Scaling issues in chemical and biological sensors
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- Scaling issues in chemical and biological sensors
- Madou, Mark; Cubicciotti, R
- Biosensors; Electrochemical sensors; Optical sensors; Scaling laws
- Issue Date
- IEEE-INST ELECTRICAL ELECTRONICS ENGINEERS INC
- PROCEEDINGS OF THE IEEE, v.91, no.6, pp.830 - 838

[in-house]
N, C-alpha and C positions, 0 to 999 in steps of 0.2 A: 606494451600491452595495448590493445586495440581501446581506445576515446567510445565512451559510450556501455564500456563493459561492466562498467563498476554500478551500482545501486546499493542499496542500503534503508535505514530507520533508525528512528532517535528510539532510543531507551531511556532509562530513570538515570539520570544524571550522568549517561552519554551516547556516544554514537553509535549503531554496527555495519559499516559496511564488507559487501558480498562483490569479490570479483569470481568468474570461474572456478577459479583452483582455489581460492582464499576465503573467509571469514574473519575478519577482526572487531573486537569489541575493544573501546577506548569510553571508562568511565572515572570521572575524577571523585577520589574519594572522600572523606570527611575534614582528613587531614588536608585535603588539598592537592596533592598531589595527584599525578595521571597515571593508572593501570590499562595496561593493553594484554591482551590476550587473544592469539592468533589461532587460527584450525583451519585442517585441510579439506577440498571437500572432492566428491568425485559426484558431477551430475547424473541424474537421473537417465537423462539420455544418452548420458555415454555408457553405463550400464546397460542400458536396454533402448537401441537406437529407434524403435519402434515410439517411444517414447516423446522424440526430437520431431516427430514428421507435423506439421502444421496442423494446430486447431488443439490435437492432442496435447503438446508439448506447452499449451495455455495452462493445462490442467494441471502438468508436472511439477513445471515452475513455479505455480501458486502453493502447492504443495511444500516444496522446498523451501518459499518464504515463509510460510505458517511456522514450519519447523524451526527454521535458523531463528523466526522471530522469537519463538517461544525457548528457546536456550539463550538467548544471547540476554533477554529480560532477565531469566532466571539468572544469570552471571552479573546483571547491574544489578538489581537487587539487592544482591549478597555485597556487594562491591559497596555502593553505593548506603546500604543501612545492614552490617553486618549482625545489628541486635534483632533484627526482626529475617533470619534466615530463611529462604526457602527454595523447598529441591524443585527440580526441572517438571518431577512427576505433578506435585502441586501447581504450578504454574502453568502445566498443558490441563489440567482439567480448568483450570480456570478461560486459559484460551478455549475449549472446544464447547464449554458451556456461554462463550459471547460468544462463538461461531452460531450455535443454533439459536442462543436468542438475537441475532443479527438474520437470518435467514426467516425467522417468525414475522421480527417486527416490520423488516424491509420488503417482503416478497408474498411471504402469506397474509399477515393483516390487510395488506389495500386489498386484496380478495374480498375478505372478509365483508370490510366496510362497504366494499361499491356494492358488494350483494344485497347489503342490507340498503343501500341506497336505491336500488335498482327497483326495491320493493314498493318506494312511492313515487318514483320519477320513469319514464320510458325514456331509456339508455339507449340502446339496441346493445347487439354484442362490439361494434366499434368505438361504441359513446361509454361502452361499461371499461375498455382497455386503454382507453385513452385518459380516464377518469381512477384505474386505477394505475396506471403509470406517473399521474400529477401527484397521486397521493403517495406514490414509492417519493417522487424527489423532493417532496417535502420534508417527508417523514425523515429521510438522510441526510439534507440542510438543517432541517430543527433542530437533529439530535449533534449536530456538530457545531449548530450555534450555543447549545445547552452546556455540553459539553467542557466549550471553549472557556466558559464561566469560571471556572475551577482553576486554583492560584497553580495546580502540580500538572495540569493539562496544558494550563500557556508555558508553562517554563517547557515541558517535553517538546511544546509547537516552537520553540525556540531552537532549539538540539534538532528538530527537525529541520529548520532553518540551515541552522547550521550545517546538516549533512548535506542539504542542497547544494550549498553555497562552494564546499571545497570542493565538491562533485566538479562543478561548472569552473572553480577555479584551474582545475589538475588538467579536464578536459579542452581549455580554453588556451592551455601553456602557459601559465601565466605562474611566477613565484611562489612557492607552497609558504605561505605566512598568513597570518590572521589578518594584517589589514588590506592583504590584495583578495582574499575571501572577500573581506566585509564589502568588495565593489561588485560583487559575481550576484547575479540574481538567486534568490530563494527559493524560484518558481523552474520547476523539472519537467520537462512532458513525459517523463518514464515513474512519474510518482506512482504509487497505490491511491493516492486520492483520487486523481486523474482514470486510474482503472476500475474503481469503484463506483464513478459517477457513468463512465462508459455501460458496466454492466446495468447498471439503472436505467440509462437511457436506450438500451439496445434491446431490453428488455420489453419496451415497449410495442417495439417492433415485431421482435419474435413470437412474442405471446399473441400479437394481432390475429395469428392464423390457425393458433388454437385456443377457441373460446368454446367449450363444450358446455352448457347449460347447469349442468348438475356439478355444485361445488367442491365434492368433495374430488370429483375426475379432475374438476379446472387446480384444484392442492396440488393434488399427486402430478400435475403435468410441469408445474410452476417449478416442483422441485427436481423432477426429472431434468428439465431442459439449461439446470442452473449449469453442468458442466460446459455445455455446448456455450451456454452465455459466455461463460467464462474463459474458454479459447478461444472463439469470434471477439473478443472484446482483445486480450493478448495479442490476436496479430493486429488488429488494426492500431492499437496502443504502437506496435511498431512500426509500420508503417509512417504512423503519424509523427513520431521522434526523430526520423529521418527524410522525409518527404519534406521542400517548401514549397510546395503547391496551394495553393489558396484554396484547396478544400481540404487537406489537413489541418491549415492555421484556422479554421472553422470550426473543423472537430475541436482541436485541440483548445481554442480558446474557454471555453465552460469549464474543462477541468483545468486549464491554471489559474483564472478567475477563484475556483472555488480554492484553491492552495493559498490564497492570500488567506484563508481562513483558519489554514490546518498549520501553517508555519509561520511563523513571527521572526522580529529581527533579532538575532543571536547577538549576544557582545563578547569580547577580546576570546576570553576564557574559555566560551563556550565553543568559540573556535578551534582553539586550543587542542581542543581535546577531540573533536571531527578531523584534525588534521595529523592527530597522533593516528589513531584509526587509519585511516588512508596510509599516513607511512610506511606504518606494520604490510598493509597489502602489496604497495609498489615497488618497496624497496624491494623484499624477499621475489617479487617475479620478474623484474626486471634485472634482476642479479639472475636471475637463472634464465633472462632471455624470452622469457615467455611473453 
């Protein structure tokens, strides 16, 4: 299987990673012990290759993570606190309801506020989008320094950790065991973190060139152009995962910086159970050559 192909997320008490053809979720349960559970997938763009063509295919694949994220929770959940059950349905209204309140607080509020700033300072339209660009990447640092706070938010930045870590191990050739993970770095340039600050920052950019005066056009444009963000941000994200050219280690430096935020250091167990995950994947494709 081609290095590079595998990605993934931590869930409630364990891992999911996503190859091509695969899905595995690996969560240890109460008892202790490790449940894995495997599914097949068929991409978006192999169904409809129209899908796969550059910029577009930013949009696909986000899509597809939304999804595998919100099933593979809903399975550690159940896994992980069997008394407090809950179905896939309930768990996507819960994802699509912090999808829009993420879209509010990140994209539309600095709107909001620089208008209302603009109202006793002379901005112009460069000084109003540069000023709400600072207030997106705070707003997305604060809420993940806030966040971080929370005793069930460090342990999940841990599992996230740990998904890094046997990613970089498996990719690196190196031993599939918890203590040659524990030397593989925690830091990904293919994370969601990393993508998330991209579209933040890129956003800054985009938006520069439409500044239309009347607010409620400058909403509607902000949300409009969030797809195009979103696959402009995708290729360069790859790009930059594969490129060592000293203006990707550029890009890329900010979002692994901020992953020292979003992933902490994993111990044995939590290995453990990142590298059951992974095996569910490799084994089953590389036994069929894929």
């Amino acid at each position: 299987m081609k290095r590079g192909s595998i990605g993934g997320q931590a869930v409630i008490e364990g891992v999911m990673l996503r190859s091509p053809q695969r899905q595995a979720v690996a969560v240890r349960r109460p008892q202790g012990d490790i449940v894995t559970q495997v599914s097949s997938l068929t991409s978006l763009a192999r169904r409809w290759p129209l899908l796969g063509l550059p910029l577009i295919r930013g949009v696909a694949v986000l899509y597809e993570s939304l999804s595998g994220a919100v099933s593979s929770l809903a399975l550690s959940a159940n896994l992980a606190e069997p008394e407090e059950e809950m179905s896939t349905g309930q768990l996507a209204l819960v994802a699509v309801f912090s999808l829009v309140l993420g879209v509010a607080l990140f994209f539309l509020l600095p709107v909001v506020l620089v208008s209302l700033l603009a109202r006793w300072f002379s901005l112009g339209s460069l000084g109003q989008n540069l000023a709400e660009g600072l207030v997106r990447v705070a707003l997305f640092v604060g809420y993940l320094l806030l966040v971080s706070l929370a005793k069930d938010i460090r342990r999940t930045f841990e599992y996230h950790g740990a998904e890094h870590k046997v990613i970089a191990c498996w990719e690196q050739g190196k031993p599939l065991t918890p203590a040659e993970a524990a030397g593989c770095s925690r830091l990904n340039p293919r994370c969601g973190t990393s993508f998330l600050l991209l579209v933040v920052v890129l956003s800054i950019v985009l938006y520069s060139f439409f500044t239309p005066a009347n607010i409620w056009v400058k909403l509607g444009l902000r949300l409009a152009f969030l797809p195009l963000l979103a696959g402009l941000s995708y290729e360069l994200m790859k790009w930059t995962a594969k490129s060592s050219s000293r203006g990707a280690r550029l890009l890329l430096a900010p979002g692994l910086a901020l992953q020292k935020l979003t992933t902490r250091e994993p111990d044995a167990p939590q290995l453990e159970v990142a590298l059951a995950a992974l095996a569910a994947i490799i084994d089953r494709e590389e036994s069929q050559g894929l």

- When a system is reduced isomorphically in size (i.e., scaled down with all dimensions of the system decreased uniformly, or isomorphic scale reduction), the changes in length, area, and volume ratios alter the relative influence of various physical effects that determine the overall operation - often in unexpected ways. As objects shrink, the ratio of surface area to volume increases, rendering surface forces more important. More generally, as the size of an object decreases, forces scaling with a lower power of the linear dimension dominate over the ones scaling with a higher power (e.g., surface tension gains over gravity, electrostatics over magnetics, etc.) [see M. J. Madou, Fundamentals of Microfabrication, 2nd ed. (Boca Raton, FL: CRC, 2002)]. In this paper, we are investigating the influence of miniaturization on various aspects of chemical and biological sensors; we review scaling issues faced in sensor construction, the importance of sample size and the effect of sensor size on detection sensitivity in some of the most popular sensing approaches.
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